The FBI today released a 191-page file they had on Apple co-founder Steve Jobs. The file was the result of former President George H. W. Bush contemplating the appointment of Jobs to a Government position. Consequently, the FBI performed a thorough Level III background investigation into Jobs, the results of which are now open for all to view.
The report was the culmination of interviews with over 30 people who knew Jobs and details his drug use along with his ability to “twist the truth”. Notably, the files author – John Cook – notes that the interviews resulted in an uncharacteristically high number of disparaging remarks about the late Apple CEO. Of course, given Jobs’ demeanor, it’s not all that surprising that he rubbed quite a few people the wrong way.
The file doesn’t disclose the names of the people interviewed as that information has been redacted. Still, the file paints an interesting, and admittedly not surprising, look into how many characterized Jobs a few decades back. Adjectives like “deceptive” and “questionable” moral character are just some examples of how Jobs was described.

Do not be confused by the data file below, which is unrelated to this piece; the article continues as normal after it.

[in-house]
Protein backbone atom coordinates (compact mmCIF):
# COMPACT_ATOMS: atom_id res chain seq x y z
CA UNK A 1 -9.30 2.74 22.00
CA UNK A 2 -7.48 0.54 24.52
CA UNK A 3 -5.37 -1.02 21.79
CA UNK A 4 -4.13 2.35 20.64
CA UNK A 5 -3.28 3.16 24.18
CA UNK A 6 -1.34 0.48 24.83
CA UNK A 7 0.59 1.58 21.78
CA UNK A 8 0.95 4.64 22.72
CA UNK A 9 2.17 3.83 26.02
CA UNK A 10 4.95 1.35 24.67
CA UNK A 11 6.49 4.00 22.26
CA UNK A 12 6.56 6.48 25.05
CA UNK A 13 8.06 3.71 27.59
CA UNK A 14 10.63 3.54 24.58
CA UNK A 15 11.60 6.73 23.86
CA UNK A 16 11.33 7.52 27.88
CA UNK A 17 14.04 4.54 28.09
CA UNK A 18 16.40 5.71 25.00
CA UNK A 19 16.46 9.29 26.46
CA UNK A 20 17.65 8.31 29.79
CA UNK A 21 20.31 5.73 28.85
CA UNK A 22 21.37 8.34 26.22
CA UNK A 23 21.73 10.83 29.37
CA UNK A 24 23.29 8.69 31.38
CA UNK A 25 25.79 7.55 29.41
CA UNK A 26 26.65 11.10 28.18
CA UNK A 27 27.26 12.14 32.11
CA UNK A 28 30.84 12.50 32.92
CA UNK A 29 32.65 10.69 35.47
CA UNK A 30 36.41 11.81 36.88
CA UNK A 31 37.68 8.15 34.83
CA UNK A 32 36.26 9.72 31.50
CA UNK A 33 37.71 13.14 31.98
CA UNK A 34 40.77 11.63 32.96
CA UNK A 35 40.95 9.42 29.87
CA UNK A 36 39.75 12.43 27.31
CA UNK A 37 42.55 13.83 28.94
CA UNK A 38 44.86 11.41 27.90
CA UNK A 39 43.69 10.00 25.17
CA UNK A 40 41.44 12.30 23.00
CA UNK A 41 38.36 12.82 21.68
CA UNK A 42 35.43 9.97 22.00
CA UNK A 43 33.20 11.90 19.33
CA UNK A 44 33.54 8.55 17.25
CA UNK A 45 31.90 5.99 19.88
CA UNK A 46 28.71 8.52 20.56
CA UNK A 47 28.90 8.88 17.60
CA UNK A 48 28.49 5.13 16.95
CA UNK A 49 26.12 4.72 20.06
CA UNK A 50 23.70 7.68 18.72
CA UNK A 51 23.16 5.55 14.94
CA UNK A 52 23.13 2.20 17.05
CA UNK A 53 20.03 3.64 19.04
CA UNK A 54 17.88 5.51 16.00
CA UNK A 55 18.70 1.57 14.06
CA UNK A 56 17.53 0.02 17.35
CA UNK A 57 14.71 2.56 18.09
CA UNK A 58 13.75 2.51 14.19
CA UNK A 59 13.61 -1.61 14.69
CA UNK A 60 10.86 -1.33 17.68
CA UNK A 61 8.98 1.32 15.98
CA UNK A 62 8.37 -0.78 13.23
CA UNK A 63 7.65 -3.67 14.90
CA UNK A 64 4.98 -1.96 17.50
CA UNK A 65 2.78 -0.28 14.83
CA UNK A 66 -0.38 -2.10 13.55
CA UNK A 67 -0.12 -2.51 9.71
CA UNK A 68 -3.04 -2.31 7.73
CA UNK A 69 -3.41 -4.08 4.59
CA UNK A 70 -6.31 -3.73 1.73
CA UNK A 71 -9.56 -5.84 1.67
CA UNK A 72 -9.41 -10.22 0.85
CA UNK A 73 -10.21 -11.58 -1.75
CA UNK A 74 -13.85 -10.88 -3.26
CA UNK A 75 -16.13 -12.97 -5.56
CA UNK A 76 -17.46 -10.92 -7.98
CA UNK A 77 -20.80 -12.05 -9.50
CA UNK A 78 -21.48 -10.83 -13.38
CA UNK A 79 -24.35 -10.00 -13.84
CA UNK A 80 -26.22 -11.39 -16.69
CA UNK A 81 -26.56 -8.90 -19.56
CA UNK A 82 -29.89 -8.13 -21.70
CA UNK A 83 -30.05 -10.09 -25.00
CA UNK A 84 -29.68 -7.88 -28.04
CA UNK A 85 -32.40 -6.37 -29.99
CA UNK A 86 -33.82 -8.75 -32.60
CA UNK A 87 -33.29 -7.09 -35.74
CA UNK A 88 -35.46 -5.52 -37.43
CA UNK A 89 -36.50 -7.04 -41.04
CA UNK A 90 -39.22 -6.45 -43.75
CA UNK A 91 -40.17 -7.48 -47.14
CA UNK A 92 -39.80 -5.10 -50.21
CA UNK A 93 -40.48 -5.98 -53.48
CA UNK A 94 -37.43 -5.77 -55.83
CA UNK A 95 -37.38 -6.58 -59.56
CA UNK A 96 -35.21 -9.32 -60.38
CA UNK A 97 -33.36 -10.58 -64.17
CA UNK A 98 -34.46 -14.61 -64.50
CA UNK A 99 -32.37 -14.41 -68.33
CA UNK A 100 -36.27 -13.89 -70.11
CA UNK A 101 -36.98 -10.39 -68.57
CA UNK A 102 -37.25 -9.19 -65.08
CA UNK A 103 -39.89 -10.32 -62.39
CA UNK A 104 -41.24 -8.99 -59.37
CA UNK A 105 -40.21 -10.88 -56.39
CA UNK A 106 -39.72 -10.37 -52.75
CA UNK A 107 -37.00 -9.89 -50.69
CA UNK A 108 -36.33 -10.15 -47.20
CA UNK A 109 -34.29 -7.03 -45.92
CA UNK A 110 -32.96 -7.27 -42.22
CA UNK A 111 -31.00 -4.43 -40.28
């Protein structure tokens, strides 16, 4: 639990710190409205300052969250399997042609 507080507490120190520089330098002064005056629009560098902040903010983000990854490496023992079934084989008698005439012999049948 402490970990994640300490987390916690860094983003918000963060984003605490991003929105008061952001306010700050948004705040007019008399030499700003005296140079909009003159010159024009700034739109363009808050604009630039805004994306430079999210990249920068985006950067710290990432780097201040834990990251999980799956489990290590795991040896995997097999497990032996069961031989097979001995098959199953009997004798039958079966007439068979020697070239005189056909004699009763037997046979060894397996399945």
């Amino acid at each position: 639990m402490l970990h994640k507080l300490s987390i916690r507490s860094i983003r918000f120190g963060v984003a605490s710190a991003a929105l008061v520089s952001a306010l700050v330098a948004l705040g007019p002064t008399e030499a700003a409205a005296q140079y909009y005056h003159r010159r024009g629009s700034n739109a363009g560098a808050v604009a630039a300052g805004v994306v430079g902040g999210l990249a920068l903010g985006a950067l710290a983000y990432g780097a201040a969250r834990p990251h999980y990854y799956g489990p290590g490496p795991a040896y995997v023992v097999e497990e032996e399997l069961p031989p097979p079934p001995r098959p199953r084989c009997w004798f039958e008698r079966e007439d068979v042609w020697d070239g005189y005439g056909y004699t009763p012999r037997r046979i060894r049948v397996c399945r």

Below are a few of the more pertinent excerpts.
“Several individuals questioned Mr. Jobs’ honesty stating that Mr. Jobs will twist the truth and distort reality in order to achieve his goals.”
[Redacted] advised that he has been acquainted with Mr. Jobs since [redacted]. He characterized Mr. Jobs as a deceptive individual who who is not completely forthright and honest.
[Redacted] advised that he is no longer friends with Mr. Jobs. He feels bitter toward and alienated by Mr. Jobs based on his association with Mr. Jobs at ACI. He characterized Mr. Jobs as an honest and trustworthy individual; however, his moral character is questionable.
The report also makes frequent mention of Jobs past drug use, something which the Apple co-founder actually embraced, and at times, recommended to others, most notably Bill Gates.
In the past, Jobs has said that taking LSD was one of the most important experiences of his life.
And as a final tidbit, take a guess as to what Jobs’ high school GPA was.